Afghan president says binladen probably dead
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Karzai: bin Laden 'probably' dead
KABUL, Afghanistan (CNN) --Osama bin Laden is "probably" dead, but former Taliban leader Mullah Omar is alive, Afghan President Hamid Karzai has said.
Karzai's comments came on the eve of the anniversary of the start of the U.S.-led military campaign in Afghanistan as part of the war on terrorism.
The campaign ousted the Taliban regime, which the United States said harbored bin Laden's al Qaeda terrorism network, the group blamed for the September 11 attacks.
"I would come to believe that [bin Laden] probably is dead," Karzai said on CNN's "Late Edition" on Sunday.
"But still, you never know. He might be alive. Five months ago, six months ago, I was thinking that he was alive.
"The more we don't hear of him, and the more time passes, there is the likelihood that he probably is either dead or seriously wounded somewhere."
But he said Omar is certainly alive. "We know of that," he said. "And we have come close to arresting him several times, but he's been able to escape."
U.S. forces also have searched for Omar.
Karzai, leader of Afghanistan's interim government, said Omar is a difficult man to track down "because nobody knows him by face. Nobody can recognize him. If you came across him today, somewhere in Afghanistan or in the rest of the world, you wouldn't recognize him. So that's part of the problem with him.
"I believe he is most of the time inside Afghanistan. He could go, from time to time, toward our borders, but he stays around the Afghan area, sometimes close to the borders," Karzai said.
He contended the Taliban, which the United States designated a "terrorist" group, is a minimal threat to his government.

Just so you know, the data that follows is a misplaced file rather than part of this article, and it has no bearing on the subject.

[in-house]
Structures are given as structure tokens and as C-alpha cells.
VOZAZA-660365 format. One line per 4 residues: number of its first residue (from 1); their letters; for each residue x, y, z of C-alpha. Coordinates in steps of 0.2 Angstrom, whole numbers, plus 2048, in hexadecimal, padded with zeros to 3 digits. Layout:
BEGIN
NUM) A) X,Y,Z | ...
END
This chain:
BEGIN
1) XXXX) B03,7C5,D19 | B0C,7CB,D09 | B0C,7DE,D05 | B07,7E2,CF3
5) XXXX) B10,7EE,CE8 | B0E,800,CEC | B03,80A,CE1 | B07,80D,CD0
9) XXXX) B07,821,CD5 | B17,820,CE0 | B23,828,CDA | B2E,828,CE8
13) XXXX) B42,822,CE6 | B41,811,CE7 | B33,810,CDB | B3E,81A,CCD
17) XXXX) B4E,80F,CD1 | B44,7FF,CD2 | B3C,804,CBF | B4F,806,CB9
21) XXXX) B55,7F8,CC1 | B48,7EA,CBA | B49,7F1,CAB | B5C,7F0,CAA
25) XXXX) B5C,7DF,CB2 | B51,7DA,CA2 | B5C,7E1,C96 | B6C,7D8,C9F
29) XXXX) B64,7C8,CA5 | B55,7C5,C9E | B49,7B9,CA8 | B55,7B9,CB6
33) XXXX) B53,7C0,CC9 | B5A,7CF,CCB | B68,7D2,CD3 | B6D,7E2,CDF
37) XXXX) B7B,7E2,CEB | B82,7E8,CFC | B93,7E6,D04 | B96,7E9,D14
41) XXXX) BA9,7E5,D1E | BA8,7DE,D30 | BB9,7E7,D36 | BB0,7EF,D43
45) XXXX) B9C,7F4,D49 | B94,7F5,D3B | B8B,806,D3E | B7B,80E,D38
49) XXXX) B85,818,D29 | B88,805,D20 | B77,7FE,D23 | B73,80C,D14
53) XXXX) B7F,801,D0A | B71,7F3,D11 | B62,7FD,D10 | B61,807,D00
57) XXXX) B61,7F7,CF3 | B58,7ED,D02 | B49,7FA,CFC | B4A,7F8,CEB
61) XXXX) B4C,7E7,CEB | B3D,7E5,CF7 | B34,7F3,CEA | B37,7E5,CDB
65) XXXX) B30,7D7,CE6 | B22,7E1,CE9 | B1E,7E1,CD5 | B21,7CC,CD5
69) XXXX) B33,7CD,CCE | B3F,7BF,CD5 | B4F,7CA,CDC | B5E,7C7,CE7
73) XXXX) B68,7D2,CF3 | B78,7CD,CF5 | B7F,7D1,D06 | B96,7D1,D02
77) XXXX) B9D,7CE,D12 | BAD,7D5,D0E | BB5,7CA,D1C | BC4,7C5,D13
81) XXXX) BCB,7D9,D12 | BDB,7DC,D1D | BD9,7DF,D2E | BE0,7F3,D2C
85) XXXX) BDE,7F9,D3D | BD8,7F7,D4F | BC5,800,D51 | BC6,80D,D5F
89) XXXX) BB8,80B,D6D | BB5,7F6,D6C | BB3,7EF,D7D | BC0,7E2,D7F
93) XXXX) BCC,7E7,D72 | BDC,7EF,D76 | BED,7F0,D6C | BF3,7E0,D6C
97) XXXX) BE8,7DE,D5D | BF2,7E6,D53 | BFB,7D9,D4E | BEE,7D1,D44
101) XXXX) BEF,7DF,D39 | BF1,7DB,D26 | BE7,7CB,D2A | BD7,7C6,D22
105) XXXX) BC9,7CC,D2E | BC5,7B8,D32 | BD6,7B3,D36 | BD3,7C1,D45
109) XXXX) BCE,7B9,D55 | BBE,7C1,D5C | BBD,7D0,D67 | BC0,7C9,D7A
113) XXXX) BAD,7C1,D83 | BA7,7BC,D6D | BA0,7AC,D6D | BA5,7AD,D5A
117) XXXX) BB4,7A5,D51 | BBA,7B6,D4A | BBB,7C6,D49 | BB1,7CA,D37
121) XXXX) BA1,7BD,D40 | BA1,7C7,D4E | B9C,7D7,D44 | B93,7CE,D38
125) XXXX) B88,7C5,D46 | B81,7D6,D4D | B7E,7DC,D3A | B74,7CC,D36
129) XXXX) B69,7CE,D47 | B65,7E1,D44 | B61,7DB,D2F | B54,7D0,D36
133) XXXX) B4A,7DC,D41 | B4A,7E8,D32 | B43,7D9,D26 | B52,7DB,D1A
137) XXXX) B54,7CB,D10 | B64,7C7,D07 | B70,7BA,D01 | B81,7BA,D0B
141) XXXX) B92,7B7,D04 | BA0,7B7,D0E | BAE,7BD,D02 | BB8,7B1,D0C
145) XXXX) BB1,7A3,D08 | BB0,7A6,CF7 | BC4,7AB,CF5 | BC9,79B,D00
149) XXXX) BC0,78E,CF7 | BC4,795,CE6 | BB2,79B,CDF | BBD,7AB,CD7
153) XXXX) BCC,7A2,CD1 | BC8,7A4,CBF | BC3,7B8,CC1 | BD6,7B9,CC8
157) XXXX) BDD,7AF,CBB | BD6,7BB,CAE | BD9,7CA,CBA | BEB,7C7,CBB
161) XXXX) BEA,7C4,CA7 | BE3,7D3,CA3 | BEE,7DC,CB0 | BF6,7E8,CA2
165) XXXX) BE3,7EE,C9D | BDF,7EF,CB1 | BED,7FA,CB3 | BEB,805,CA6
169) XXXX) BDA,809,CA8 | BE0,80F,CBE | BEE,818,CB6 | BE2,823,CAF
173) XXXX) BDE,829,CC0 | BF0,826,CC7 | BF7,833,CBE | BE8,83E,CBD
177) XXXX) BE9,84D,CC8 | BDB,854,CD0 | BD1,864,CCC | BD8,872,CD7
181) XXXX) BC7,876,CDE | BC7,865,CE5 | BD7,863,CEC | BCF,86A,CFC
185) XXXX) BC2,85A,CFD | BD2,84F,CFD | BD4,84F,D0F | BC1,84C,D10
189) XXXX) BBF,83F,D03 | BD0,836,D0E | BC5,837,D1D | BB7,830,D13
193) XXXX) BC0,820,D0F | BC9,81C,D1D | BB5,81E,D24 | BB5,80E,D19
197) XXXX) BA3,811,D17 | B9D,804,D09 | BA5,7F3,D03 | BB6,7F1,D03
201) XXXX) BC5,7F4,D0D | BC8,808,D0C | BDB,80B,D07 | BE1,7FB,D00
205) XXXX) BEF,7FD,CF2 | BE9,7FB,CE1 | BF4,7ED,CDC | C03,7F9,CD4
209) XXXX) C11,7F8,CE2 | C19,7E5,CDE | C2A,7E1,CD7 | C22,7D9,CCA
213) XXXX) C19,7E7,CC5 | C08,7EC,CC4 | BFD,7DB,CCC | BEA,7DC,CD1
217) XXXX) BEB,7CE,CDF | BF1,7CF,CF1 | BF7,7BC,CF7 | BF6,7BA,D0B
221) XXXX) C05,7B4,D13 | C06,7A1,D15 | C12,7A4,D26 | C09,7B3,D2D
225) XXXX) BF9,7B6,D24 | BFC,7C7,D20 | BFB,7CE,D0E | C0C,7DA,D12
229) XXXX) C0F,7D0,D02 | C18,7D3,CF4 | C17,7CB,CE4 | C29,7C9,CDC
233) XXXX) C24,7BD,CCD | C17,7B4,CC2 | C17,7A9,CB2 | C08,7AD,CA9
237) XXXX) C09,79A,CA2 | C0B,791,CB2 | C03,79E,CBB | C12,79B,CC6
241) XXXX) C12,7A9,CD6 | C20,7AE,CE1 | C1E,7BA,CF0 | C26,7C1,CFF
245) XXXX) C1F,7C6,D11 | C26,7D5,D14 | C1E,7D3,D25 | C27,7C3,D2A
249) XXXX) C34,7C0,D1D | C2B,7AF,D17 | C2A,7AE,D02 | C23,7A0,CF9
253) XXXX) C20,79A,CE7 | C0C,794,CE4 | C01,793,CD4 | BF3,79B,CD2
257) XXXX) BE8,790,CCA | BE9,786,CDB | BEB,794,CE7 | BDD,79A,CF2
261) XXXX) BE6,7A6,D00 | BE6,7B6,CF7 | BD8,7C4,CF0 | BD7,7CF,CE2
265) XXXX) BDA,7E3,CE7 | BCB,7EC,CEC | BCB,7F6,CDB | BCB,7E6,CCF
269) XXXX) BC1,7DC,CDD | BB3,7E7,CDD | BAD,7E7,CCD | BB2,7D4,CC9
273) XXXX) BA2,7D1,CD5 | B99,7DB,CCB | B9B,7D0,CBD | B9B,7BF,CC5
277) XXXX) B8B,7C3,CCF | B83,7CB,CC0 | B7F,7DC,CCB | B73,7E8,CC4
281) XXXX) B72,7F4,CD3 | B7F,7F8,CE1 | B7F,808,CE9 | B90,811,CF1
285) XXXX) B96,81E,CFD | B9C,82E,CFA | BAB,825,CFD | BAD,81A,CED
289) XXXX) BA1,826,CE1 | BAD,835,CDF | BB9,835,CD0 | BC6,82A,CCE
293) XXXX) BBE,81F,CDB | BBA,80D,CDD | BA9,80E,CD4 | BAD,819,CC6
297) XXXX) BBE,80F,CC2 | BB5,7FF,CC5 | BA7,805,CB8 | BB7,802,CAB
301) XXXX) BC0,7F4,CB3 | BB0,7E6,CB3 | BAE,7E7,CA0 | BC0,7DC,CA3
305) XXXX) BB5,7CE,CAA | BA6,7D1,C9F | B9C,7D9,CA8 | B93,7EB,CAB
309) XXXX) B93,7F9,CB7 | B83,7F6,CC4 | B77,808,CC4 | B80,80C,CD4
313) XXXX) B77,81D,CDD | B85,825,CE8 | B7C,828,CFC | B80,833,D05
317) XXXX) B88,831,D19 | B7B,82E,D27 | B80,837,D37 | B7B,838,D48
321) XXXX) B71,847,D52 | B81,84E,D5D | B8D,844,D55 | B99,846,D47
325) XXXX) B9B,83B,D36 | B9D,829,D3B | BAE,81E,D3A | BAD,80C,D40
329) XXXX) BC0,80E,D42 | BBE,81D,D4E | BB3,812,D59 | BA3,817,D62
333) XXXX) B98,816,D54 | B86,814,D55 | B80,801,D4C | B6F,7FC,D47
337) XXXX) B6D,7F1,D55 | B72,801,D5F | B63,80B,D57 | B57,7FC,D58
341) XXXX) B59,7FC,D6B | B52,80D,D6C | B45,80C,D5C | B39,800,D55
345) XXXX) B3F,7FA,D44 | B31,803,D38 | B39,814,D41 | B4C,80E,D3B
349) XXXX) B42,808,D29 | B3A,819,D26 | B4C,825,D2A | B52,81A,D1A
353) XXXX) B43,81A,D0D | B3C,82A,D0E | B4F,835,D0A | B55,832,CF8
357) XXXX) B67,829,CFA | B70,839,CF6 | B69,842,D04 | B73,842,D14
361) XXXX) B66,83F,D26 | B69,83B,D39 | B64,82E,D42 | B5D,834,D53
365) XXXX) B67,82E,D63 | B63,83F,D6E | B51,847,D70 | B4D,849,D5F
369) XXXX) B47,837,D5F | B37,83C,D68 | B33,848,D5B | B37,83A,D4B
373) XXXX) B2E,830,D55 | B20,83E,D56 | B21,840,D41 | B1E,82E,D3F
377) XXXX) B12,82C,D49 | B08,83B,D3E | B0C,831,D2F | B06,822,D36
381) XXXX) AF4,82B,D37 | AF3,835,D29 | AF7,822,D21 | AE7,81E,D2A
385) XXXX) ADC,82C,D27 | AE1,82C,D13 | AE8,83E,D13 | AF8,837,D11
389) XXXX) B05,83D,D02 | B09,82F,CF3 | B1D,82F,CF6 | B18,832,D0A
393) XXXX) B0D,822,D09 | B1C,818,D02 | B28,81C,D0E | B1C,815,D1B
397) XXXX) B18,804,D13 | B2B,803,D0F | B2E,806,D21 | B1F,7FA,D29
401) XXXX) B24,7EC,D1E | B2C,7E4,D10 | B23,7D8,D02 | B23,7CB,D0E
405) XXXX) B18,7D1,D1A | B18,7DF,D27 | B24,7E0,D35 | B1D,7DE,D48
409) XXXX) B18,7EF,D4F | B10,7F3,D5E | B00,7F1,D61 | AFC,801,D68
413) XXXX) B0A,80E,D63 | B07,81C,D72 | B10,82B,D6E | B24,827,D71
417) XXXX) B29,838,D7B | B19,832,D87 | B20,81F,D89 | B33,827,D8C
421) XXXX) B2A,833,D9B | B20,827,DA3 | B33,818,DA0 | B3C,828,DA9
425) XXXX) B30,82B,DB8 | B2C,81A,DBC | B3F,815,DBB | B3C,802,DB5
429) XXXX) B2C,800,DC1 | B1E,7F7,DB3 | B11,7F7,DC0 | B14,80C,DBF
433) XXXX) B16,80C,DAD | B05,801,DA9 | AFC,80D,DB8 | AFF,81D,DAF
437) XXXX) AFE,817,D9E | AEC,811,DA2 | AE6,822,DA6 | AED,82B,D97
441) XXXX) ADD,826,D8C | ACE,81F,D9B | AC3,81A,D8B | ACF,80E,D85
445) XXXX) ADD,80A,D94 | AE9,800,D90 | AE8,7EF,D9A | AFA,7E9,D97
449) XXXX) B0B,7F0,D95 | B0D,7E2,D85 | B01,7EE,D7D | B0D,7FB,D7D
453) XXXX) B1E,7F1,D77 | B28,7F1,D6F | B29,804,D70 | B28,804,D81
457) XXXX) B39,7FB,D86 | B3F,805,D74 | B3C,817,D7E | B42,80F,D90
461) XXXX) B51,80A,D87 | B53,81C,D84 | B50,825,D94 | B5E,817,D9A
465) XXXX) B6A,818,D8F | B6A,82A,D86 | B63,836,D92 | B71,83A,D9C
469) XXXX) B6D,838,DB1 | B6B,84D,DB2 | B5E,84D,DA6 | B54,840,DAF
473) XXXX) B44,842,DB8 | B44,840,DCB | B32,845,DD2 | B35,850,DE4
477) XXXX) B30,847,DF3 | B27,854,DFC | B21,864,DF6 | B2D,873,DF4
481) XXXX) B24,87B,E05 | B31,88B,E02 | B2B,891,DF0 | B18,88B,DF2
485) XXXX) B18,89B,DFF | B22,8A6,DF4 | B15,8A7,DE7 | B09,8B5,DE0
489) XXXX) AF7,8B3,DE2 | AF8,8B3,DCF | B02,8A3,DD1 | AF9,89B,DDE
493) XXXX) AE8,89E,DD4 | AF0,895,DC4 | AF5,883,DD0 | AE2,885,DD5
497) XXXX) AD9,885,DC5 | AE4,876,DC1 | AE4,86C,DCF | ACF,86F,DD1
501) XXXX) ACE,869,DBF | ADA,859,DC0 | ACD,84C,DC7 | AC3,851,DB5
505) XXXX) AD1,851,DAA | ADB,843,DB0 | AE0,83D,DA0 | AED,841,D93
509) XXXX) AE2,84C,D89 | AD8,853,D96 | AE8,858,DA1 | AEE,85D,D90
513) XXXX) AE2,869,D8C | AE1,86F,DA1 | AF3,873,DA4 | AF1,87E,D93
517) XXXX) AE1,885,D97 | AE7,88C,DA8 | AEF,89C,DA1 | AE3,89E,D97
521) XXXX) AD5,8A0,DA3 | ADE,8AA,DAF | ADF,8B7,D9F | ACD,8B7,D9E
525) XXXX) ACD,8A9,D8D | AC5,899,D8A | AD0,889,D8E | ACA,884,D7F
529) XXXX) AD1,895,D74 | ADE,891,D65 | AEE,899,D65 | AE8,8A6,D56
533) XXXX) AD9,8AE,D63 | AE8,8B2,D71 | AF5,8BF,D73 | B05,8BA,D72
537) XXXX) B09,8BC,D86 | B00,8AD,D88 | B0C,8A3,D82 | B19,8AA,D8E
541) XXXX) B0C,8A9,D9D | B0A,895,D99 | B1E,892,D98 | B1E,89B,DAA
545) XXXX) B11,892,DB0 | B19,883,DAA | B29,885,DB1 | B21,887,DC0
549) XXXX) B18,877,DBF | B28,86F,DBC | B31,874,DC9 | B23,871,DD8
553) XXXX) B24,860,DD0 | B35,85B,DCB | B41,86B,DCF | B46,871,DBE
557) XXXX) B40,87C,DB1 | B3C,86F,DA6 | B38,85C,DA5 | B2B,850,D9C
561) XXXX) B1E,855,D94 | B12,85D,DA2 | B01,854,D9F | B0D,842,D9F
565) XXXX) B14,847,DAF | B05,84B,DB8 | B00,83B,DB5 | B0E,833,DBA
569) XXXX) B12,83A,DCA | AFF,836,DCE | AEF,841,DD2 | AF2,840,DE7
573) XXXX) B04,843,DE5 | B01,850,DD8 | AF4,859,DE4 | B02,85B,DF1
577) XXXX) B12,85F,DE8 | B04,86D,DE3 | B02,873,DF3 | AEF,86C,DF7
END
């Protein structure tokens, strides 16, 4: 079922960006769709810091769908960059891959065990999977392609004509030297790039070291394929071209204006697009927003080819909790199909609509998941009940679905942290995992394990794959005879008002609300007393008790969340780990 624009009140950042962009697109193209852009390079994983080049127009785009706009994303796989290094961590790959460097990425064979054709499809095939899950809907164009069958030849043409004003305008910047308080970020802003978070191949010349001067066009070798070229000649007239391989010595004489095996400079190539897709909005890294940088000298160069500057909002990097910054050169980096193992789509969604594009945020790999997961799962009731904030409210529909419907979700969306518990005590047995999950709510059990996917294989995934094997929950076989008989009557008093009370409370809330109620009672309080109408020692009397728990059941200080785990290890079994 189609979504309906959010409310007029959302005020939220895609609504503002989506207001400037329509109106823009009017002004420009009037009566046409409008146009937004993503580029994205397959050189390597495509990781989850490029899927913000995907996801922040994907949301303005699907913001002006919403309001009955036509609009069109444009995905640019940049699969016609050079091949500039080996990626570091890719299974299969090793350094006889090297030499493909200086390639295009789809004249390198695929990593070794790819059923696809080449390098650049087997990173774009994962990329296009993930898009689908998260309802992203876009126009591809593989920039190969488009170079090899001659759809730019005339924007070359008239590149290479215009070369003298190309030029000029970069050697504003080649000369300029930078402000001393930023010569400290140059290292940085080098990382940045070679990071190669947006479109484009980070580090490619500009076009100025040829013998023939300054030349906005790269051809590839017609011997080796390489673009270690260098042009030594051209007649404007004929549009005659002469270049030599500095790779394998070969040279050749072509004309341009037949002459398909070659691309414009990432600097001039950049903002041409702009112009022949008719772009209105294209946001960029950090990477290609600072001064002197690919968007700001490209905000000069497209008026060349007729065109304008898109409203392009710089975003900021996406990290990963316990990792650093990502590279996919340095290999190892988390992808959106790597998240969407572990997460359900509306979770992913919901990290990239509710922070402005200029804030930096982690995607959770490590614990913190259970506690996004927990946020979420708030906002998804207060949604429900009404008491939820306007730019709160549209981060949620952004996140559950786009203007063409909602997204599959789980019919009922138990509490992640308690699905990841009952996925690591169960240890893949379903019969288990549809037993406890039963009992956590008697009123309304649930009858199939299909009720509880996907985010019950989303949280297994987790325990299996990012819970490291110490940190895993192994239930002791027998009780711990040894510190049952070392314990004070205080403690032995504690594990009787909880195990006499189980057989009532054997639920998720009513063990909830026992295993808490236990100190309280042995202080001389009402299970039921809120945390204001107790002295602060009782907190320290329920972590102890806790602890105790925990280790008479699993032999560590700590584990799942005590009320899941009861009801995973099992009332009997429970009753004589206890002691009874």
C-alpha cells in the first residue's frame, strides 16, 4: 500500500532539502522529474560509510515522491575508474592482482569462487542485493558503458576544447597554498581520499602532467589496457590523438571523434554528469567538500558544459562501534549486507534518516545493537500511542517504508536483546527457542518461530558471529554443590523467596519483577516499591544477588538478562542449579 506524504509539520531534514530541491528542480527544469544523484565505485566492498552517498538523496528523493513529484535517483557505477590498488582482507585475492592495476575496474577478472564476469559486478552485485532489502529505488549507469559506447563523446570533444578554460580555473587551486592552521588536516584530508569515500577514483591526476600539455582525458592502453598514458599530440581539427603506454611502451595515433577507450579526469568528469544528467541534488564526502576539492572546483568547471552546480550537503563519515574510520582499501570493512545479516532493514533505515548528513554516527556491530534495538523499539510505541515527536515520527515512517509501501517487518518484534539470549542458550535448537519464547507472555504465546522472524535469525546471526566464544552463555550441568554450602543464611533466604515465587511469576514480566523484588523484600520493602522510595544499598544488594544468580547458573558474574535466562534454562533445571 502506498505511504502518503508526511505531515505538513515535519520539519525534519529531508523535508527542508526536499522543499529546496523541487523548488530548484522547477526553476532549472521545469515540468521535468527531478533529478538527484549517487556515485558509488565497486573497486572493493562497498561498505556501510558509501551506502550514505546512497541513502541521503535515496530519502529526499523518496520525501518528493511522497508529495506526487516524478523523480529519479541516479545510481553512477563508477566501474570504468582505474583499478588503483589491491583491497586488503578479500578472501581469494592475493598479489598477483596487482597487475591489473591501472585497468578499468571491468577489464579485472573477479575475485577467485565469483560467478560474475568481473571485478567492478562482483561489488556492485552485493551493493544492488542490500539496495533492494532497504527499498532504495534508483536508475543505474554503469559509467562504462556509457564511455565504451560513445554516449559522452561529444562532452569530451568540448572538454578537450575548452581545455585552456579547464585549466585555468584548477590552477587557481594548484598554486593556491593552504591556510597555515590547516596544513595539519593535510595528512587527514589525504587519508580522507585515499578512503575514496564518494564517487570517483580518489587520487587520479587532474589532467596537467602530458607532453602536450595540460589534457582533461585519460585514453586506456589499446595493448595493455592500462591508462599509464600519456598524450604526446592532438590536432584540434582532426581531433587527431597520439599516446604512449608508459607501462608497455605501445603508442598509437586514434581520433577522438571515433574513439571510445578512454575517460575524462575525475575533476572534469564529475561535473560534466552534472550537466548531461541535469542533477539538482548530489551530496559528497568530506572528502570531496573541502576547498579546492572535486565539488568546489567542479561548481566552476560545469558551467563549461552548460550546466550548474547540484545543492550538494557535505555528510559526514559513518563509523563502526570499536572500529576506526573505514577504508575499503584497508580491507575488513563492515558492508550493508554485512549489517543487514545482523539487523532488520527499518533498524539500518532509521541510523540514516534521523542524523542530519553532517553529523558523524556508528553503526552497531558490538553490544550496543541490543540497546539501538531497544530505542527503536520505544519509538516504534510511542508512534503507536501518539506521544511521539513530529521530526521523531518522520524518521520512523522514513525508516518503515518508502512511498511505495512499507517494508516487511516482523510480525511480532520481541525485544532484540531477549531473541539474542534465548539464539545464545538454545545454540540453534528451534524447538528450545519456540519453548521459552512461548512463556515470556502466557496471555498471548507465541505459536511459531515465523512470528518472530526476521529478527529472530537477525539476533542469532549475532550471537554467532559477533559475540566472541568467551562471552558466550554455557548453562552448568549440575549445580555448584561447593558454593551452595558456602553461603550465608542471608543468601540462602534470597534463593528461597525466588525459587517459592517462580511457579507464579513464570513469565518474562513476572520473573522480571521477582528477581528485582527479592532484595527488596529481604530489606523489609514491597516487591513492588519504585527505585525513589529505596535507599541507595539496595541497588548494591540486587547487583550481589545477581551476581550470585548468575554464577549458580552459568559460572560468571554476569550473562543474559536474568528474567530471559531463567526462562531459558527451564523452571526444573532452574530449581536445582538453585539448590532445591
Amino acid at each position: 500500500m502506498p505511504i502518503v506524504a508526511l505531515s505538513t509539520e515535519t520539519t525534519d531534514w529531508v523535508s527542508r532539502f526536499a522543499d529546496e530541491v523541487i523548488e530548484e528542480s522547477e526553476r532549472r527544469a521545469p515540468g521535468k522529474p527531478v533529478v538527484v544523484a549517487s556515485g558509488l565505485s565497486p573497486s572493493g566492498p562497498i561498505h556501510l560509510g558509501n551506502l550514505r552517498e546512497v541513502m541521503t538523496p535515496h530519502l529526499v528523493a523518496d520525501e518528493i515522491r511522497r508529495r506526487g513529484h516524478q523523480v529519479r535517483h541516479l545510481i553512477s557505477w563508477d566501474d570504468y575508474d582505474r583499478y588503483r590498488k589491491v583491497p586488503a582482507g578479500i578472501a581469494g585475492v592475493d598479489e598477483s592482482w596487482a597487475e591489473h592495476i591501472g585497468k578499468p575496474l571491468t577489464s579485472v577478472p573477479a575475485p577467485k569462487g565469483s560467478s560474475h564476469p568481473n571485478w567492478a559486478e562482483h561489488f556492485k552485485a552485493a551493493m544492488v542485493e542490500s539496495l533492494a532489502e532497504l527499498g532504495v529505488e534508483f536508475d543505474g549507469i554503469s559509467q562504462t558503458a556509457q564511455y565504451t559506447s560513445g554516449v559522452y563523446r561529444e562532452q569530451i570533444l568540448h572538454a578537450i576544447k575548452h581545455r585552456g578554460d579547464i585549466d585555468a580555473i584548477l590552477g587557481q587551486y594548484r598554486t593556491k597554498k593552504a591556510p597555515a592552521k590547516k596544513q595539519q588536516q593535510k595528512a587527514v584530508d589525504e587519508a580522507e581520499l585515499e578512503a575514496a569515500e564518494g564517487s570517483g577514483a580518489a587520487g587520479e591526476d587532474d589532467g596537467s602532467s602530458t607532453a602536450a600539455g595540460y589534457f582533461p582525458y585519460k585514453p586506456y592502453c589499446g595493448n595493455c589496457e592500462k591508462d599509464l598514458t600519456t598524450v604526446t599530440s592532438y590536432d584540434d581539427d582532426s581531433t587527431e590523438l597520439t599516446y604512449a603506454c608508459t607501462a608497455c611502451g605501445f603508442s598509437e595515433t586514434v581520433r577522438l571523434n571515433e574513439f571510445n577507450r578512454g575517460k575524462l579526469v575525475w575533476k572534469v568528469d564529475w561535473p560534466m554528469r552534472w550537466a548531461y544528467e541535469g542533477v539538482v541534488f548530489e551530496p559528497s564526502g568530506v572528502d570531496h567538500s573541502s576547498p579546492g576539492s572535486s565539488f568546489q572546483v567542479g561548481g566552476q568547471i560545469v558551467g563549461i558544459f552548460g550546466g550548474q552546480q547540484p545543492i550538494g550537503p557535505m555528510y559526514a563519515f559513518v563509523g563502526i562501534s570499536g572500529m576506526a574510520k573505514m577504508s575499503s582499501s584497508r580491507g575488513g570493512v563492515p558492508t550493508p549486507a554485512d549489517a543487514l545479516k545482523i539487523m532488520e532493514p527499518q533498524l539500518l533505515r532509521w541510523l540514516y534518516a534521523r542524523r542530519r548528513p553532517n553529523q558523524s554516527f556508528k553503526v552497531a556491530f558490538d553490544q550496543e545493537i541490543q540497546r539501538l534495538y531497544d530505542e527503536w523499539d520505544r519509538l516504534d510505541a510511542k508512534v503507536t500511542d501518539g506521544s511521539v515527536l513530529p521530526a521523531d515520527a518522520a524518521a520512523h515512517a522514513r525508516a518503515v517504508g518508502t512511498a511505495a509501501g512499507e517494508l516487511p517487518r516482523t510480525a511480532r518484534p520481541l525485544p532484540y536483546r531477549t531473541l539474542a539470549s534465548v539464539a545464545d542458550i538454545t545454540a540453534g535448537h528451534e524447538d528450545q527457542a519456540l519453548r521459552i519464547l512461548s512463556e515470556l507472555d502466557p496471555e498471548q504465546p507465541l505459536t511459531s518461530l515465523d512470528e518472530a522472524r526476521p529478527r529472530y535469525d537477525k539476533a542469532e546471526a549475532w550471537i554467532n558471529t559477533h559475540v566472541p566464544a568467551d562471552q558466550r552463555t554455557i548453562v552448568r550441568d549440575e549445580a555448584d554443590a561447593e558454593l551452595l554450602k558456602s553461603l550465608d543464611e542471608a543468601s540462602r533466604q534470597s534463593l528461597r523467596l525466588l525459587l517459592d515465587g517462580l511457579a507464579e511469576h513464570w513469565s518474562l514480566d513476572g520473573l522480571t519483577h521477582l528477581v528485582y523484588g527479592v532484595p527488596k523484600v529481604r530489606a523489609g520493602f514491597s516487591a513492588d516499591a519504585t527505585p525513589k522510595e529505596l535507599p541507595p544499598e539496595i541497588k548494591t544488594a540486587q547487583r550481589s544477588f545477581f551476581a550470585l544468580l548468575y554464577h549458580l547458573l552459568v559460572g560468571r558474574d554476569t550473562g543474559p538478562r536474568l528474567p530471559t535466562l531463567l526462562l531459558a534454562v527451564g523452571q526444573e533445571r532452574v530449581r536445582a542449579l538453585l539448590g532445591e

"They are now a group on the run. They are no longer a government. They are no longer a political movement. They are no longer a reality in Afghanistan," Karzai said.
"We don't see them as a danger in any way, of course. As a terrorist organization, as terrorist individuals, they may try to strike and they may try to assassinate or shoot people or lob bombs. That kind of activity they can do, but not a political or military threat anymore."
Karzai, who was the target of an assassination attempt September 5, said the perpetrator has been identified and is "someone very, very close to the Taliban."
He insisted he is not afraid for his life: "I trust God's keeping, and when he decides I'll not be here anymore, that will be the moment. Before that, I have no fears."
Karzai said U.S. and allied forces are helping to stabilize and keep Afghanistan "away from dangers," partly by training Afghan security forces.
But "there are other areas in which the international community has not delivered the promises that they made, especially in the reconstruction of the basic infrastructure of Afghanistan."
Karzai said his country has not received the economic support it expected from the international community for rebuilding efforts.
It is not clear how much longer the United States and its allies will need to keep a military presence in Afghanistan, Karzai said. But "at this point, I think it will be very, very unwise to think that Afghanistan can be left alone."
In the midst of a U.S. debate over possible military action against the Saddam Hussein regime in Iraq, Karzai said he is unconcerned that the United States might shift its attention from Afghanistan to that country.
President Bush's administration has threatened Iraq with military action, accusing it of expanding and developing weapons of mass destruction.
"But I would like to remind our friends in the United States and in the international community that we have to really finish the job in Afghanistan completely," Karzai said.